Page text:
Backyard Orchard News
Oh, what serious webs they weave. Perfect concentric circles. Perfect for snagging prey. Perfect...
Dry beans are an important rotational crop in the Southern San Joaquin Valley. They are not a high value crop, so effective growing and marketing practices are a priority. The dry bean meeting held at Kearney on August 27, 2013 attracted about 30 attendees. It focused on many aspects of new crop management and marketing strategies to improve the return per acre of dry beans.
There were four field presentations. Larry Schwankl, UC Cooperative Extension irrigation specialist at Kearney Agricultural Research and Extension Center, and Carol Frate, UC Cooperative Extension advisor in Tulare County, alfalfa, dry beans, corn and plant pathology, discussed a subsurface drip irrigation trial for blackeye production. Carol Frate discussed the evaluation of insecticides for lygus bug management. Phil Roberts, chair and professor in the Department of Nematology at UC Riverside, nematode host-parasite relations, genetics and pest management in field and vegetable crops, discussed screening bean varieties and breeding lines for root knot nematode resistance. Phil Roberts and Bao Lam Huynh discussed developing new varieties of beans for insect and disease resistance.
Indoor sessions included PowerPoint presentations and related discussions. Gary Luckett, manager of the Cal-Bean & Grain Warehouse, provided an update on the blackeye market. Bao Lam Huynh discussed using marker-based techniques for developing new blackeye varieties. Kurt Hembree, UC Cooperative Extension advisor in Fresno County, weed management strategies in crop and non-crop settings, discussed past, present and future methods of weed control in dry beans.
The meeting provided:
- PCA hours: 1.5 hours of “other”
- CCA hours: 1.5 hours of IPM; 0.5 hours of crop management
So here you are, a Gulf Fritillary caterpillar, chowing down on the leaves of a passionflower...
To accurately time insecticide treatments see the new UC IPM online presentation about using degree-days for pests in fruit and nut trees. While we can’t control heat waves such as the recent one, we can measure daily temperatures to protect our orchards from several important insect pests such as California red scale, navel orangeworm, San Jose scale, orange tortrix, and codling moth.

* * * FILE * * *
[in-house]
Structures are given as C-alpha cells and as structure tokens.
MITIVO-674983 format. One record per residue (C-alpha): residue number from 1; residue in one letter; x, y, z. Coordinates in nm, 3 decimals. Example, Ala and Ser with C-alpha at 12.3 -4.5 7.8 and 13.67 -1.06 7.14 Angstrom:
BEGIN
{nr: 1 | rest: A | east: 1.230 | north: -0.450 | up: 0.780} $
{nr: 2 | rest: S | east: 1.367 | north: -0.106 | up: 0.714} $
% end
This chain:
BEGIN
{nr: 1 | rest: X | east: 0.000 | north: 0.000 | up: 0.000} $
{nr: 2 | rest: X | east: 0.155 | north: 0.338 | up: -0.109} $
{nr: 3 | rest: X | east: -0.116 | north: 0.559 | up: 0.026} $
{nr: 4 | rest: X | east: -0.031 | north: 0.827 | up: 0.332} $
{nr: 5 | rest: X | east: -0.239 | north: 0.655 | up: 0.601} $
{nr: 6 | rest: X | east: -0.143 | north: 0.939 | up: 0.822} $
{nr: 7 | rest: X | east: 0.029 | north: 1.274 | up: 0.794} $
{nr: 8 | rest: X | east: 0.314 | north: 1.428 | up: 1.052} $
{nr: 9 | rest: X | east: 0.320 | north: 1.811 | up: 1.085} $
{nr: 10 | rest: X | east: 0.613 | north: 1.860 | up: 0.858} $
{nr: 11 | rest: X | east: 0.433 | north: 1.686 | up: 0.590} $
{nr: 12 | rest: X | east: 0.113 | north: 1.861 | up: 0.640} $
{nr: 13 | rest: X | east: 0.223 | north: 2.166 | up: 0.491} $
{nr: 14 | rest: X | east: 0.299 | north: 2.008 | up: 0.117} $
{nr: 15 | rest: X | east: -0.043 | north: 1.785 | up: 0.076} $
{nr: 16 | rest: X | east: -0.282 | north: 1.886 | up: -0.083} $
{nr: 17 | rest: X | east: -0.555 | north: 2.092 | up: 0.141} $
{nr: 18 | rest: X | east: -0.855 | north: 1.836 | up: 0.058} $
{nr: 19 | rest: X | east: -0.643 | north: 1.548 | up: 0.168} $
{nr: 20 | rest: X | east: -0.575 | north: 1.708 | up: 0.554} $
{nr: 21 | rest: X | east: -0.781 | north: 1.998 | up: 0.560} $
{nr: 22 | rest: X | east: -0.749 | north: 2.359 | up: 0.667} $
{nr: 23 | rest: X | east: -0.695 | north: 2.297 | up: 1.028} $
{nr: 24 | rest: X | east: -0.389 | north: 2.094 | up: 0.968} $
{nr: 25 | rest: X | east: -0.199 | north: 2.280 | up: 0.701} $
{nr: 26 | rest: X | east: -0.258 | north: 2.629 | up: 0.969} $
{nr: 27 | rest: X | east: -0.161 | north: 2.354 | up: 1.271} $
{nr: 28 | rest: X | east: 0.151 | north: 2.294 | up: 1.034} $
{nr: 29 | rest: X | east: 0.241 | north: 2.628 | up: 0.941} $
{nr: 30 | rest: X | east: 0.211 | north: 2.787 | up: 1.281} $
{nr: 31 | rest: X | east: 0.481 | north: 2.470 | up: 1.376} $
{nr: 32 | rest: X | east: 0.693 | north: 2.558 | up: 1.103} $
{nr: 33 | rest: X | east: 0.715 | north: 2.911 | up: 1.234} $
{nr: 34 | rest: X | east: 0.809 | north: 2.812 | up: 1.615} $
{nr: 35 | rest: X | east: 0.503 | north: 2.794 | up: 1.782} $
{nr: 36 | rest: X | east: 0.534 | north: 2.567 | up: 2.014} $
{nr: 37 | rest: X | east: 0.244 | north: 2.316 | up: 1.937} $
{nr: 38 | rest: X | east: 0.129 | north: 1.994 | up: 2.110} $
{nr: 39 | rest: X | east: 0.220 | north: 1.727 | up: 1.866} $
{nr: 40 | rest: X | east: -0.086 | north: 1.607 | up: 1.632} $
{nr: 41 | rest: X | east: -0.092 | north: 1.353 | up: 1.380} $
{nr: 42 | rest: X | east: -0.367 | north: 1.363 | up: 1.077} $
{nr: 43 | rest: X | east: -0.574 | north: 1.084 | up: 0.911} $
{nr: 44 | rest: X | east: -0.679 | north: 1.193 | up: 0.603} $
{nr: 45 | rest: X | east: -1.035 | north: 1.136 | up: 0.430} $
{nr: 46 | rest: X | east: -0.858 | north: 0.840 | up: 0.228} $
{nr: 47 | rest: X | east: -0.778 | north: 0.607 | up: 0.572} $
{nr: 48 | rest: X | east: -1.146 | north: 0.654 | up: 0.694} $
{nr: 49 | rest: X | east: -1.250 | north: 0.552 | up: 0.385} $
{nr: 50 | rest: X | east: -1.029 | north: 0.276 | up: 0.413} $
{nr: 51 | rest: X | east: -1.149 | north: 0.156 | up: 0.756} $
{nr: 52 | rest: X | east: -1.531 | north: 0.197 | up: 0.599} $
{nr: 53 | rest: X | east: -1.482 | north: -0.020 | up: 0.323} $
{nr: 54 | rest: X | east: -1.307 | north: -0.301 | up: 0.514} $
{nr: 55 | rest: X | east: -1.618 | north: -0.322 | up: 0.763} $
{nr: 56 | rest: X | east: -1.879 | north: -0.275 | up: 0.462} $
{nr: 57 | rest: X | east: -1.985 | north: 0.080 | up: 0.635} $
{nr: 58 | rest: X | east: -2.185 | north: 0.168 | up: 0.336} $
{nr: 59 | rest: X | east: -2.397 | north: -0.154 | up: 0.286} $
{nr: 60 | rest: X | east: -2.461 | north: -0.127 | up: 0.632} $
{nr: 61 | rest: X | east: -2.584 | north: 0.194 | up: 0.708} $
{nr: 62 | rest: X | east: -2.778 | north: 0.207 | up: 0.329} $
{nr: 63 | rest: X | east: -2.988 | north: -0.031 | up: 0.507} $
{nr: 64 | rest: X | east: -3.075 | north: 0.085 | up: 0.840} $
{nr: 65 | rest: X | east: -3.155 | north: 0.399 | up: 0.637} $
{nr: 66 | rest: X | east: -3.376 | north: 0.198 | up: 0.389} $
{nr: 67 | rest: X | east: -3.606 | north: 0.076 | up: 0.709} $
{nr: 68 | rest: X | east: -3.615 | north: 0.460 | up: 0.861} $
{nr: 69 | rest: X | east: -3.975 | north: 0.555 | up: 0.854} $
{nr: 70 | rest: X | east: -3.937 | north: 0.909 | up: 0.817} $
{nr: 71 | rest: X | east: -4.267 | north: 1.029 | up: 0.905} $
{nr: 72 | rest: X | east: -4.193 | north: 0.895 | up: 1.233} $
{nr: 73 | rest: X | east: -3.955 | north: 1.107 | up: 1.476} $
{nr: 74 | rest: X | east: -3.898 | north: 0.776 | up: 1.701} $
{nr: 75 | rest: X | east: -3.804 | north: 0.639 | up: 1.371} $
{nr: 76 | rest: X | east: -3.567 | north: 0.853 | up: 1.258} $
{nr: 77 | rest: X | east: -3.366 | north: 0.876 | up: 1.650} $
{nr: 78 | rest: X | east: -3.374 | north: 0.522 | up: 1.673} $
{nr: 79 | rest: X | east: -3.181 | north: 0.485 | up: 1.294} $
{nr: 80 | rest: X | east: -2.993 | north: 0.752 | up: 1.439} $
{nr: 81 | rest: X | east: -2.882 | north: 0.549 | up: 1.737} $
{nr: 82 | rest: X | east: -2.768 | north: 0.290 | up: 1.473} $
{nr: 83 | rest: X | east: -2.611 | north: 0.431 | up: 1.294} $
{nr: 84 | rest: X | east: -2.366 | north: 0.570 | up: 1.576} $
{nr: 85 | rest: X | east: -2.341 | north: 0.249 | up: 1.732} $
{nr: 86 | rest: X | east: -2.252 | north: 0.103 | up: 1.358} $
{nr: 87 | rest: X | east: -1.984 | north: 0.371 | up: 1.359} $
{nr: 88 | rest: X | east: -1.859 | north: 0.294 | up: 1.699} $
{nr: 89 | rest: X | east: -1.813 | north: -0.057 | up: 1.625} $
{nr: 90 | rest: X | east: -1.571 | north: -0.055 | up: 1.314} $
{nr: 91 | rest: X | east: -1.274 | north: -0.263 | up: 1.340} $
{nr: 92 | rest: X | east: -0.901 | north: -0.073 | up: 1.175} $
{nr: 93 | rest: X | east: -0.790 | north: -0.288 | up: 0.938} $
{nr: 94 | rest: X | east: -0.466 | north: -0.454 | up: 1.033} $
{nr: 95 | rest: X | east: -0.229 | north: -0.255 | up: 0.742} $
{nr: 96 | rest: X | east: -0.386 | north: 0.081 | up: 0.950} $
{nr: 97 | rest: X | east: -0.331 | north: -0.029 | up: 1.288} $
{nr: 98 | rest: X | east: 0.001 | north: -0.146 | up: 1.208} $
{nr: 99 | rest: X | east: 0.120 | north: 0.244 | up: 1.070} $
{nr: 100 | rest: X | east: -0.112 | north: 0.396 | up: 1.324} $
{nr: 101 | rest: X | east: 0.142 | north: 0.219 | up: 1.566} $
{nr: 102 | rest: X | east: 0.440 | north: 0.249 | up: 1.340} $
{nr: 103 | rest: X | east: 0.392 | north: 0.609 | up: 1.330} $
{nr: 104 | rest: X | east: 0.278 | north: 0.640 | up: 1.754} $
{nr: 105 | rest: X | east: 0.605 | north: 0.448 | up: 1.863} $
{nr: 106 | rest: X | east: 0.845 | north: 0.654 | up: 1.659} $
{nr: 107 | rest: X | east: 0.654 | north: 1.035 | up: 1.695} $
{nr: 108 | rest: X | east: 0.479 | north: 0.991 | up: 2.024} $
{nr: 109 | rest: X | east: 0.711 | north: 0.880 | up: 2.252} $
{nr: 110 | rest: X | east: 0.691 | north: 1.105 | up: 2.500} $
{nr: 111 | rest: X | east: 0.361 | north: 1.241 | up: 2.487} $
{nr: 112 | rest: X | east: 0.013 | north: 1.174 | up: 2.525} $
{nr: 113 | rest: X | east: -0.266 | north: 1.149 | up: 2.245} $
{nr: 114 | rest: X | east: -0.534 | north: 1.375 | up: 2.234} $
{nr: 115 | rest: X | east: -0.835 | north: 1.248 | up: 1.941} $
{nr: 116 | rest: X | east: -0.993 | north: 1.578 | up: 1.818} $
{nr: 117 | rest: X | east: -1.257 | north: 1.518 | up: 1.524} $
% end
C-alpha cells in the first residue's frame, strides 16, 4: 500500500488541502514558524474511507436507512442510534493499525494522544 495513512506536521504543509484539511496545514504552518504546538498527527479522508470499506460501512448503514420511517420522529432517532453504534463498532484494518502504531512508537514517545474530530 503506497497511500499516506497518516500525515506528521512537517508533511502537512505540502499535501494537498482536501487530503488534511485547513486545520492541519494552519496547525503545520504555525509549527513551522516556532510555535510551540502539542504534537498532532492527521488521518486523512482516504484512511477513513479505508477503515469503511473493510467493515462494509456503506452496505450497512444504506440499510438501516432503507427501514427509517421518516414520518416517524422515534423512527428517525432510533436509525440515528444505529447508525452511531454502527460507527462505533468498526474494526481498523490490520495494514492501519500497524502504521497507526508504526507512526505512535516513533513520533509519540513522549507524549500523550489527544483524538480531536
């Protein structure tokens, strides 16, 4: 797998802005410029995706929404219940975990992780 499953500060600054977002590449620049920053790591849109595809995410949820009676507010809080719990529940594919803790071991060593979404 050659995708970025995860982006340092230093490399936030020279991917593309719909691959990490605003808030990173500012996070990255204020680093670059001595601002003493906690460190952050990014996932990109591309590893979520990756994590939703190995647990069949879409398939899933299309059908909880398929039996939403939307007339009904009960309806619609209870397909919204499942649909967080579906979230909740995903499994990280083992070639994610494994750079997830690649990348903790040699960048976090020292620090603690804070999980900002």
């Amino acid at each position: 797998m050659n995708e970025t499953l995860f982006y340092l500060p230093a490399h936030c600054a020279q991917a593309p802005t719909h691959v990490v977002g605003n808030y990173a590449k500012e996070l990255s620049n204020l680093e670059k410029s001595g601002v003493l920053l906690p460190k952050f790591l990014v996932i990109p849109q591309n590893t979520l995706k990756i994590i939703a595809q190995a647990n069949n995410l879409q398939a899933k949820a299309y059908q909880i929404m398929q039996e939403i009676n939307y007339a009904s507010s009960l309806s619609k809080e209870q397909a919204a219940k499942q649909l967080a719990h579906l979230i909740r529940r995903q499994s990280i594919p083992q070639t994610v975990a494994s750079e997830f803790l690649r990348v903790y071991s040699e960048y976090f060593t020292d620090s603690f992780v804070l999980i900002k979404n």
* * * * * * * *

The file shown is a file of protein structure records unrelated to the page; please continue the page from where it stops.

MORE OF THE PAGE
Using degree-days to time treatments allows you to reduce insecticide use by targeting the most susceptible insect stage, attaining maximum control and reducing costs. Monitoring and using degree-days allows for the correct application timing of reduced-risk products preserving many of the parasites and predators that control other orchard pests.
Walt Bentley, retired UC IPM Advisor, narrates the 15-minute presentation and explains the basics using stone fruit and nut pest examples:
- How heat influences insect development
- What a degree-day is
- How degree-days accumulate
- What data is needed to calculate degree-days
- The benefits of using degree-days to time insecticide treatments
The presentation can be accessed on the UC IPM degree day website: http://www.ipm.ucdavis.edu/WEATHER/index.html.
In the future, look forward to a second degree-day presentation on how to use UC IPM Web site tools and information for calculating degree-days.
VOCs are gasses that combine with other substances to form ground level ozone (smog). In an effort to reduce smog in the San Joaquin Valley, as of Nov 1, the Department of Pesticide Regulation (DPR) is restricting sales and use of High-VOC producing ag products during the months of May through October. High-VOC ag products have an emission potential (EP) greater than 35%. For citrus, products of concern include chlorpyrifos, gibberellin, abamectin and oxyfluorfen. There are many formulations of each of these agricultural products and the goal is to choose formulations that keep the EP below 35%. The following link provides a list of the formulations that are above (High-VOC) and below (Low-VOC) the EP threshold of 35% for all crops. Keep this in mind as you purchase and use insecticides, herbicides and gibberellin.
List of High and Low-VOC formulations http://www.cdpr.ca.gov/docs/emon/vocs/vocproj/nonfum_voc_prod_list.pdf